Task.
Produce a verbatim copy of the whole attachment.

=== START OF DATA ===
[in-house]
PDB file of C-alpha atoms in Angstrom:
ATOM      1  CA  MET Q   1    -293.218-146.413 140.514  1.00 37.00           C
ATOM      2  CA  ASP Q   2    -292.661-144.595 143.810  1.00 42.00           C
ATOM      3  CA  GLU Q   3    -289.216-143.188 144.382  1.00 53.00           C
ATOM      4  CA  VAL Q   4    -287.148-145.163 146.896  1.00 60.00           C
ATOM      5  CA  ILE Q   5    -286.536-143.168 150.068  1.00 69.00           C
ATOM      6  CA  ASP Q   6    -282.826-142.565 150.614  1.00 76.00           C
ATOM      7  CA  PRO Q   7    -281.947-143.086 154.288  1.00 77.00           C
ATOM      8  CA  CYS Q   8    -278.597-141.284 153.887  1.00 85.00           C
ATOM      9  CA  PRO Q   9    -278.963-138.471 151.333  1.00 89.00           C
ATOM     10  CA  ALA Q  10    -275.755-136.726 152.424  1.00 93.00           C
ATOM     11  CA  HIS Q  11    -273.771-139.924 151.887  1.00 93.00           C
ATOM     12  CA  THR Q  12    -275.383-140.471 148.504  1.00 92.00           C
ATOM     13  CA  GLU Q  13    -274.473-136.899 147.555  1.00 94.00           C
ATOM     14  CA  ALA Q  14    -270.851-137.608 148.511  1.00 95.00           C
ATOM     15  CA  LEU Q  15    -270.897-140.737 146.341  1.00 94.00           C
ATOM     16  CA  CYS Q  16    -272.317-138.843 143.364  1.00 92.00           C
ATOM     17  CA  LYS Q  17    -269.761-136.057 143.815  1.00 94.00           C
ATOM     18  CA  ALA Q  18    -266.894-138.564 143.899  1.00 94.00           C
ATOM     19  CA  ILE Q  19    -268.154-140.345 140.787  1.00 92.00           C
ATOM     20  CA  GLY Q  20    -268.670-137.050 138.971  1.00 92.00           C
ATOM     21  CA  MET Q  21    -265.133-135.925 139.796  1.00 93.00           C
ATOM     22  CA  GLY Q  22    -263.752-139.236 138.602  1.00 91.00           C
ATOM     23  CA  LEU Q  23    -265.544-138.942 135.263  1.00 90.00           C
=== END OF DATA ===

[in-house]
PDB file of C-alpha atoms in Angstrom:
ATOM      1  CA  MET Q   1    -293.218-146.413 140.514  1.00 37.00           C
ATOM      2  CA  ASP Q   2    -292.661-144.595 143.810  1.00 42.00           C
ATOM      3  CA  GLU Q   3    -289.216-143.188 144.382  1.00 53.00           C
ATOM      4  CA  VAL Q   4    -287.148-145.163 146.896  1.00 60.00           C
ATOM      5  CA  ILE Q   5    -286.536-143.168 150.068  1.00 69.00           C
ATOM      6  CA  ASP Q   6    -282.826-142.565 150.614  1.00 76.00           C
ATOM      7  CA  PRO Q   7    -281.947-143.086 154.288  1.00 77.00           C
ATOM      8  CA  CYS Q   8    -278.597-141.284 153.887  1.00 85.00           C
ATOM      9  CA  PRO Q   9    -278.963-138.471 151.333  1.00 89.00           C
ATOM     10  CA  ALA Q  10    -275.755-136.726 152.424  1.00 93.00           C
ATOM     11  CA  HIS Q  11    -273.771-139.924 151.887  1.00 93.00           C
ATOM     12  CA  THR Q  12    -275.383-140.471 148.504  1.00 92.00           C
ATOM     13  CA  GLU Q  13    -274.473-136.899 147.555  1.00 94.00           C
ATOM     14  CA  ALA Q  14    -270.851-137.608 148.511  1.00 95.00           C
ATOM     15  CA  LEU Q  15    -270.897-140.737 146.341  1.00 94.00           C
ATOM     16  CA  CYS Q  16    -272.317-138.843 143.364  1.00 92.00           C
ATOM     17  CA  LYS Q  17    -269.761-136.057 143.815  1.00 94.00           C
ATOM     18  CA  ALA Q  18    -266.894-138.564 143.899  1.00 94.00           C
ATOM     19  CA  ILE Q  19    -268.154-140.345 140.787  1.00 92.00           C
ATOM     20  CA  GLY Q  20    -268.670-137.050 138.971  1.00 92.00           C
ATOM     21  CA  MET Q  21    -265.133-135.925 139.796  1.00 93.00           C
ATOM     22  CA  GLY Q  22    -263.752-139.236 138.602  1.00 91.00           C
ATOM     23  CA  LEU Q  23    -265.544-138.942 135.263  1.00 90.00           C